When your employer brings up the subject of work flexibility, it’s usually a major win. Why wouldn’t it be?
Imagine waking up way past breakfast, still making it for a lazy brunch, and then working in your bed curled up with a hot cuppa—all at your own time.
Work flexibility or ‘telecommuting’ is a rising trend amongst millennials, with a 2018 Randstad survey saying that this is a major criterion when they do look for a job.
However, while working from home may sound like an ideal situation for many of us, it’s not always the case.
If practised wrongly, work flexibility could actually lead to increased levels of work related stress and other major obstacles.
(And speaking of stress, if you don’t feel like reading today, watch this video instead for a quick summary of the article.)
1. You’re on the job 24/7
Flexible hours may sound great on paper, but adapting to it is a different story.
Work flexibility equals no set working hours. There’s no waking up at 9 and leaving at 5—which would at least give you some semblance of balance for you to time and organise your workload.
Rather, working from home means you have the responsibility to always be connected, or else. If anything, you need to be more responsive and take on a heavier load.
“In some cases, you have to be even more productive to alleviate your employer from wondering if you’re doing any work or not,” explained Derek Toh, CEO and founder of millennial-centric job-seeking platform WOBB, in an interview with Vulcan Post.
As it becomes harder to disconnect from the workplace, no doubt this leads to adverse effects for your physical and mental health.
2. You get really lonely
“I don’t see my co-workers aside from emails and texts, and even then, we only talk about work. That’s what you miss out on when you’re in my position.”
This is what Timothy, a content writer who has been working from home for around 2 months, told us.
Clinical psychologist Ryan Hopper told Huffington Post that not having an office to show up to leaves out everyday interactions with co-workers.
It’s hard to place emphasis on the value of social interaction when you’re around co-workers all the time, so it’s easy to take this for granted.
However, face-to-face interactions don’t get to happen a lot when you’re working from home.
Combine this with the knowledge that your other friends and family members might also be busy with their own office jobs, you might not be getting the human interaction everyone needs to live a happy, well adjusted life.
3. Your bed becomes stressful
Working from the comfort of your own bed and its sheets might sound perfect—for the first couple of weeks or so.
One of the biggest disadvantages of working from home is the toll that it takes on your sleep cycle and mental health.
According to research by Harvard’s Division of Sleep Medicine, keeping computers, TVs and work materials in the room increases your artificial light exposure; this worsens the mental association between the bedroom and sleep.
Ellia, a content writer who has been working from home for over 1 year, shared with us that she’s reached a point where her bed has become the default space to work, and moving away from it relaxes her more.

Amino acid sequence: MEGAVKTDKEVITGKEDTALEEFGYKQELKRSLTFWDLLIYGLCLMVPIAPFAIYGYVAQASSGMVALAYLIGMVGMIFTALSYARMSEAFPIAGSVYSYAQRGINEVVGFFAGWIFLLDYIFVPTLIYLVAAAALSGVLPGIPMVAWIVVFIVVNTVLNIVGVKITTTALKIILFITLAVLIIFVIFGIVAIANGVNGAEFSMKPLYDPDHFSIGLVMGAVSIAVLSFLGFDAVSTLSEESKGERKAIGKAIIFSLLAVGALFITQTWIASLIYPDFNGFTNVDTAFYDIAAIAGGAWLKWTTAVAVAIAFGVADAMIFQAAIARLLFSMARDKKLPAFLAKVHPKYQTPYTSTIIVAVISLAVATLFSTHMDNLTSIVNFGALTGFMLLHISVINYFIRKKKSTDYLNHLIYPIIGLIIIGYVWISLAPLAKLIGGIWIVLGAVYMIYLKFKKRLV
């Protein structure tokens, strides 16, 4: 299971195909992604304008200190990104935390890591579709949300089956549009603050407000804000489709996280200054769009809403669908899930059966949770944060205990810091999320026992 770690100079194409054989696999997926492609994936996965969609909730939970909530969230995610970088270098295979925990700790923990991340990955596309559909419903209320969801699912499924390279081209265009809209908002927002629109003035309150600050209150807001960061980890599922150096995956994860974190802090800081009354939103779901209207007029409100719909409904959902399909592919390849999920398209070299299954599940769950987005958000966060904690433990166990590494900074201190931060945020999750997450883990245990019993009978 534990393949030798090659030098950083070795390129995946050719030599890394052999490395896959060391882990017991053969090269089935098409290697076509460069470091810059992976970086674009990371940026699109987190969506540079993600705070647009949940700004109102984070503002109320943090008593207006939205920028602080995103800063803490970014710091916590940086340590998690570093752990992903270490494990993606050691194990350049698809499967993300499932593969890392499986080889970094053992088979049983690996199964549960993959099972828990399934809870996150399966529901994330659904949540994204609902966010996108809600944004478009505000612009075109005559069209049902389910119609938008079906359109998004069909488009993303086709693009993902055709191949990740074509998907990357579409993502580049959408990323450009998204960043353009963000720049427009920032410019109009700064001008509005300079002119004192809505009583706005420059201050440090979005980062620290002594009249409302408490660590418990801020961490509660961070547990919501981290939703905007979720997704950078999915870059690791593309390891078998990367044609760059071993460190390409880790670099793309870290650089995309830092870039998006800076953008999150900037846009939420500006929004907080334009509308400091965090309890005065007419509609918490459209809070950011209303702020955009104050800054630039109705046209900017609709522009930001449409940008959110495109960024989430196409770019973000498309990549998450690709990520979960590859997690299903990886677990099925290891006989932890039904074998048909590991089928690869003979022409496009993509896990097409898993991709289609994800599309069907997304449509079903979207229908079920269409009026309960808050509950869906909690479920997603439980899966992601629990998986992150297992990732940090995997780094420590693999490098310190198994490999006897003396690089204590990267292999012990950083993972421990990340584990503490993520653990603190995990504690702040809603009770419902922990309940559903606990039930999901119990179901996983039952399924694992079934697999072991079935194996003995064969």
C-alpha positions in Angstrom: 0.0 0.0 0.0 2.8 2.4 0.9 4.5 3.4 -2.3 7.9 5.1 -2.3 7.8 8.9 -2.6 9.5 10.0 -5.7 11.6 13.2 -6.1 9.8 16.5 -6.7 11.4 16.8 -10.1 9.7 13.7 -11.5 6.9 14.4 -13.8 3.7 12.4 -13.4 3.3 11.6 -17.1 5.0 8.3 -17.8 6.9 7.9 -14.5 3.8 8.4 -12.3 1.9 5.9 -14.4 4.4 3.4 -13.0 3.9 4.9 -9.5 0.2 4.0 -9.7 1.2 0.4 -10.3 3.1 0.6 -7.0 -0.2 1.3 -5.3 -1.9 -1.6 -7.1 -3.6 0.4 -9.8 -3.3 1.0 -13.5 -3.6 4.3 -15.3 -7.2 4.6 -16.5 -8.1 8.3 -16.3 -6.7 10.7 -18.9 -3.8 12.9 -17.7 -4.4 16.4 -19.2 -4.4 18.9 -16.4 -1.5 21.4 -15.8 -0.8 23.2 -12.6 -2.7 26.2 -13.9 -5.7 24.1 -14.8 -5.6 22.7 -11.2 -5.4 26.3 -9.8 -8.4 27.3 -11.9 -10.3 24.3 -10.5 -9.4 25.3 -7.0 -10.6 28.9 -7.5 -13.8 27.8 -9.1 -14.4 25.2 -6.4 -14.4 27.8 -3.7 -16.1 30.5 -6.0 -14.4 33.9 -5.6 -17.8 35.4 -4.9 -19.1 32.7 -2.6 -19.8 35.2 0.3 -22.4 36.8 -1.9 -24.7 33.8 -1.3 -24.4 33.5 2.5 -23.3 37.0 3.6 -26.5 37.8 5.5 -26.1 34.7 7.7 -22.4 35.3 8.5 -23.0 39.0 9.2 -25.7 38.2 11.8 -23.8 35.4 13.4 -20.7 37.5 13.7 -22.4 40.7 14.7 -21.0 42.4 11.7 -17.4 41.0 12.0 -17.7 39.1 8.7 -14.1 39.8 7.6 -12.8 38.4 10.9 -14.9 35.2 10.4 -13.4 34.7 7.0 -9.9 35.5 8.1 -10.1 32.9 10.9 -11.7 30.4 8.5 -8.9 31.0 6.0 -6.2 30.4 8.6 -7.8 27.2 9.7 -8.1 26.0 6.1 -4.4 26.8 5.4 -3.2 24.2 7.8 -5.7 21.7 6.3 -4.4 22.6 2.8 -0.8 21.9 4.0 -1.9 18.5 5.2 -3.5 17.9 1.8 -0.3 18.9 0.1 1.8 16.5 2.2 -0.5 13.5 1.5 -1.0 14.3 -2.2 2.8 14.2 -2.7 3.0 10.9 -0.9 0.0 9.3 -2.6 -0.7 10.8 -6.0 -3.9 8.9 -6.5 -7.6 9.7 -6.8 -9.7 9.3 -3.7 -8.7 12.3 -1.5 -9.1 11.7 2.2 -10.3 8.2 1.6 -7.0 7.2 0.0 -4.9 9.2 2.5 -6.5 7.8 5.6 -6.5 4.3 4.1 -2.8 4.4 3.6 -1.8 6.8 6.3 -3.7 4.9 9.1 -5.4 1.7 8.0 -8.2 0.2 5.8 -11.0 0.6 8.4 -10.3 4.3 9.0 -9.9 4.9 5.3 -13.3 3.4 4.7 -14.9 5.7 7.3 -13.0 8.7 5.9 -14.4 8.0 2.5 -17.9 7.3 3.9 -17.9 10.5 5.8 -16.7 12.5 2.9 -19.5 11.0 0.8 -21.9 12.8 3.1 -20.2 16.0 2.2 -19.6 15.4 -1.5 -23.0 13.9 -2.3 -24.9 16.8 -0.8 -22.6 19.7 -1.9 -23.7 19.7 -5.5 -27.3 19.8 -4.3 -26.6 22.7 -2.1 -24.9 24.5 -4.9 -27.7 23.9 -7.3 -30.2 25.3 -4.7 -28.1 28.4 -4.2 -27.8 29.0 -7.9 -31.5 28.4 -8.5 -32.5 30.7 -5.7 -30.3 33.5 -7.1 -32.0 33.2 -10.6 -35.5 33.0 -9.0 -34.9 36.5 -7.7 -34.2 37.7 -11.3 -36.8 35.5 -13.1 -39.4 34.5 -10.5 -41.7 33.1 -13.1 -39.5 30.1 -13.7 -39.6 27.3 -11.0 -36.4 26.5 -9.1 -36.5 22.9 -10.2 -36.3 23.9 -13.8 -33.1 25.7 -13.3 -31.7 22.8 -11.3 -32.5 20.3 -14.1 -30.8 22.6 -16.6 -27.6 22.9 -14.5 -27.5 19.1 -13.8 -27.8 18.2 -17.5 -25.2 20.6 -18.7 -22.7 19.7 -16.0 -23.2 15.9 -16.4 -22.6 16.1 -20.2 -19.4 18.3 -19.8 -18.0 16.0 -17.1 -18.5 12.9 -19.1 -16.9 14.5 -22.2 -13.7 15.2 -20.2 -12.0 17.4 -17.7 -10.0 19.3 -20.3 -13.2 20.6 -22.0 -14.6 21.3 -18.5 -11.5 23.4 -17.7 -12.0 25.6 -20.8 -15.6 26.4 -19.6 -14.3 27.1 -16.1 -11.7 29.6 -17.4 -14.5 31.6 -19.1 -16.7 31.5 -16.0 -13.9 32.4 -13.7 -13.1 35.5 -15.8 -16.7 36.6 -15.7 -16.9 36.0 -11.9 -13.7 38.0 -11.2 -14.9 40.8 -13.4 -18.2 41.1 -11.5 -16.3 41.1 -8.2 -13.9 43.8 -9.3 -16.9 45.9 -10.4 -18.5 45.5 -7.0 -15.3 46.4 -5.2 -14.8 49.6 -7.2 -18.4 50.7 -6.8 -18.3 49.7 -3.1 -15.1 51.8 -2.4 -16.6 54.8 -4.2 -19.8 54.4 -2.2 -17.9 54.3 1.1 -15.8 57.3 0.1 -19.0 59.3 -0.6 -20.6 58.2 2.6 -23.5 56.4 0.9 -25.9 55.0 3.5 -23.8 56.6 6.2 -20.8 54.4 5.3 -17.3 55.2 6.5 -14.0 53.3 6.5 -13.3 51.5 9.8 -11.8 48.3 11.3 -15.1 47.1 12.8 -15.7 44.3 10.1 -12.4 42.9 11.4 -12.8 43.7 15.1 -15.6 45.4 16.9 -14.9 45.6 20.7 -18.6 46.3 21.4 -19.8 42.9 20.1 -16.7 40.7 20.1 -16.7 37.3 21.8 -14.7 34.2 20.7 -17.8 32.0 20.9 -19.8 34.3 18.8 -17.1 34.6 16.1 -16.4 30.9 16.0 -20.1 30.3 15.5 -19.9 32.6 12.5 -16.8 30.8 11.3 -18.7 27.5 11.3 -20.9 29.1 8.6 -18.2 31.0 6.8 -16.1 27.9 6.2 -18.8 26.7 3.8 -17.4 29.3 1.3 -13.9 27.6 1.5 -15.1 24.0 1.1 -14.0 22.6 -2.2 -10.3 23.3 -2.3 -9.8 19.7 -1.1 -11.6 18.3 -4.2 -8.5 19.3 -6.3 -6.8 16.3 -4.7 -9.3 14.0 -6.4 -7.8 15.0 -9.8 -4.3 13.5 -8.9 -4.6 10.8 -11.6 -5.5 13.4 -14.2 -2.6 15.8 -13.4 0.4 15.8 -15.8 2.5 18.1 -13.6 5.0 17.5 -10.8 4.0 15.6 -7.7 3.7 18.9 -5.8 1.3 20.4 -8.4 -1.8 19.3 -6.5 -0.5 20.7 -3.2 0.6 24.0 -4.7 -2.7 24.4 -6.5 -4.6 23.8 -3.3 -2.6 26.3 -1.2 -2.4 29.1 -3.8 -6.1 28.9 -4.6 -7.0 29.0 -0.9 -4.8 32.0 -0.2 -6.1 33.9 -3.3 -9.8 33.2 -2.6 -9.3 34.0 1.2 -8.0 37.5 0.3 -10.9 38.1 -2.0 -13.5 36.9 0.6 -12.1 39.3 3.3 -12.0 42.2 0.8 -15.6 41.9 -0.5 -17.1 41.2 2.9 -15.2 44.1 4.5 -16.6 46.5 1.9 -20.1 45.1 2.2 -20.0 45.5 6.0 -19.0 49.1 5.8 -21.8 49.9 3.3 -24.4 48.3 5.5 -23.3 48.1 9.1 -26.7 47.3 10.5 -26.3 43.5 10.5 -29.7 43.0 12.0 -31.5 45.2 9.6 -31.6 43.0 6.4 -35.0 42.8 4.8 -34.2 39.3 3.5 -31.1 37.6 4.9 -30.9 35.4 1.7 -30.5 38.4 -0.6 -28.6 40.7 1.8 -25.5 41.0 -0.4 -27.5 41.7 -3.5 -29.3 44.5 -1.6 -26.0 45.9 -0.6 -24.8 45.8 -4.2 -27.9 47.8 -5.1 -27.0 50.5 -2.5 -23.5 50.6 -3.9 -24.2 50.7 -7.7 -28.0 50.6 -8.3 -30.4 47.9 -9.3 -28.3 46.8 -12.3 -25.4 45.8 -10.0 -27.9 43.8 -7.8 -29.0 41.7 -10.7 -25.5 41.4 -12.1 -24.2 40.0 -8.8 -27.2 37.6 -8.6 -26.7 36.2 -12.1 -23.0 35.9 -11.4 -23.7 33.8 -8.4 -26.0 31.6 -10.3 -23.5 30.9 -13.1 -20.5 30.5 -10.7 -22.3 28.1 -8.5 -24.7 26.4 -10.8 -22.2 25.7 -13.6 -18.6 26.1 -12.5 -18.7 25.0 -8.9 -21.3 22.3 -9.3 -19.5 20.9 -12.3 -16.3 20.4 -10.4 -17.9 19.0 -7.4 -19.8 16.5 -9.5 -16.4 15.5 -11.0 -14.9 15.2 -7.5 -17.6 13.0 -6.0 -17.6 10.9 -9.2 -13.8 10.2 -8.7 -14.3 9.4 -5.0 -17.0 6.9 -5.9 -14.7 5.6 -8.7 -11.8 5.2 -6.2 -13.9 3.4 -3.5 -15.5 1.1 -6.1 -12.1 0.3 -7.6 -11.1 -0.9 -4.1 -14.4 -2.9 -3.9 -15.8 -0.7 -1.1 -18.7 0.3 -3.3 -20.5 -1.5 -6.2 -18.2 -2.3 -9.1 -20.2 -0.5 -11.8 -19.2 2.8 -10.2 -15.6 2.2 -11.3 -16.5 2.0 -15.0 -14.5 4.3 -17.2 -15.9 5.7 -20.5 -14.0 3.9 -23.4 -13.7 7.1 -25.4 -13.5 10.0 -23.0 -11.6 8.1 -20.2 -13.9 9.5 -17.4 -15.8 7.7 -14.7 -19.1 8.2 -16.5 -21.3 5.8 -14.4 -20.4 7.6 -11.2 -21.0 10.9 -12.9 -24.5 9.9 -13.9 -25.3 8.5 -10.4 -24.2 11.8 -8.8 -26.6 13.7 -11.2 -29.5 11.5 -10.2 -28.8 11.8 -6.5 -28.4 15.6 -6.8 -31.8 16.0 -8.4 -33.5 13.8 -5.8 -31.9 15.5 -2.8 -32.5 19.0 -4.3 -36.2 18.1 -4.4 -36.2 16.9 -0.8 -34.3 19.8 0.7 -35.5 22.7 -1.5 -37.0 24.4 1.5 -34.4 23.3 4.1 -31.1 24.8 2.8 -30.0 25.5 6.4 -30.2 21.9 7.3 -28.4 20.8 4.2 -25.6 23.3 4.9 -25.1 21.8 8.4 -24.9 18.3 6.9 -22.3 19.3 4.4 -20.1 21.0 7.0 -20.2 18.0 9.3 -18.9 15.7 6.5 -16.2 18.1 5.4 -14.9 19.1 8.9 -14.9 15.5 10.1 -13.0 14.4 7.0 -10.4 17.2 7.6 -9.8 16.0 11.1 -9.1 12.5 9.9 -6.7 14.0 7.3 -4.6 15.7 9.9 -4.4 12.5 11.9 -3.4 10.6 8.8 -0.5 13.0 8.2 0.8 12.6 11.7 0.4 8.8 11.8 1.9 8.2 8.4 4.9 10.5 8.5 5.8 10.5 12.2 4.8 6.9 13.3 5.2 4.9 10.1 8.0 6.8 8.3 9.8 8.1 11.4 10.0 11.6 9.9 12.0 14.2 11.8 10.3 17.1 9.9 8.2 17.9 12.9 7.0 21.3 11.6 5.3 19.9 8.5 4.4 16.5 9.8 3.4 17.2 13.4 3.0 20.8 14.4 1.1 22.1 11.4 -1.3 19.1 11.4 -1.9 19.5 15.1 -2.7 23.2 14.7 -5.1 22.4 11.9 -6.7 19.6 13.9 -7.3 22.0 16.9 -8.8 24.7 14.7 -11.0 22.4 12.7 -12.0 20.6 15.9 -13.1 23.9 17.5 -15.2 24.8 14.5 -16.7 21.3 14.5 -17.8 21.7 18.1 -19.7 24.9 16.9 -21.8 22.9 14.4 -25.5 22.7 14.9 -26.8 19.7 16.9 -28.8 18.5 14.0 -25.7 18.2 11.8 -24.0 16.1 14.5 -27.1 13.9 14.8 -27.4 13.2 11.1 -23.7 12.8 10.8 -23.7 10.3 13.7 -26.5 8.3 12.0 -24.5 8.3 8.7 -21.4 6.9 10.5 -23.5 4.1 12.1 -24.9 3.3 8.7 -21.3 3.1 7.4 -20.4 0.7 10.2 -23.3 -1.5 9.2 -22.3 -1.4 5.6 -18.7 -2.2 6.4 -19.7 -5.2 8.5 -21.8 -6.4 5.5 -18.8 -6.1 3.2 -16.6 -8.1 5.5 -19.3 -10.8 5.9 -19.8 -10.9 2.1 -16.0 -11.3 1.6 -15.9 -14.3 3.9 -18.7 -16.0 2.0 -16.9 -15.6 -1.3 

In turn, this might throw you off your regular schedule, or in extreme cases, give you a nasty bout of insomnia each night.
4. You get left out of discussions
Think about this as the ultimate case of FOMO (‘fear of missing out’, for those of you who aren’t cool enough for slang).
At work, you’re constantly involved in discussions, meetings, scrum or just getting overall feedback from your employers and colleagues.
All of this is essential to working with more productivity and producing better results at the end of the day.
Working from home, on the other hand, still allows you some means of virtual communication and messaging—but it’s simply not the same.
What happens if you’re not immediately available for an impromptu meeting? Or if any decisions need to be made on the spot, and no one really has the time to sit down and schedule a conference call?
Either way (and despite communication still being possible), there’s a huge chance of you getting left out from the day-to-day discussions that are very much vital to your work.
5. You’re easily distracted
When you make your home your workspace, it becomes easy to get carried away thinking of all the other tasks that need to be done around the house.
You may fall into the trap of ‘fake productivity’ where you’re tempted to clear out your desk today, or finally get around to washing your sheets, tidying up your room, etc.
This looks and feels like you’re doing something, but it’s the complete opposite of the work you’re supposed to be completing.
At the end of the day, when you realise you haven’t actually gotten any work done, you start to finish off tasks at a maddening, panicked pace—which might eventually result in a weak quality of work.
Should you work from home?
Working from home isn’t for everyone.
But at the end of the day, it’s really about how different individuals perform under the various environments they’re in.
Do you benefit from more supervision and a fixed schedule? Or do you work better on your own time and discipline?
When you figure out the answers to these questions, it wouldn’t matter if you’re working from home, back in the office, a library or a café—you’ll be performing at your peak.
- You can read more about other work culture pieces we’ve written here.
Featured Image Credit: pxhere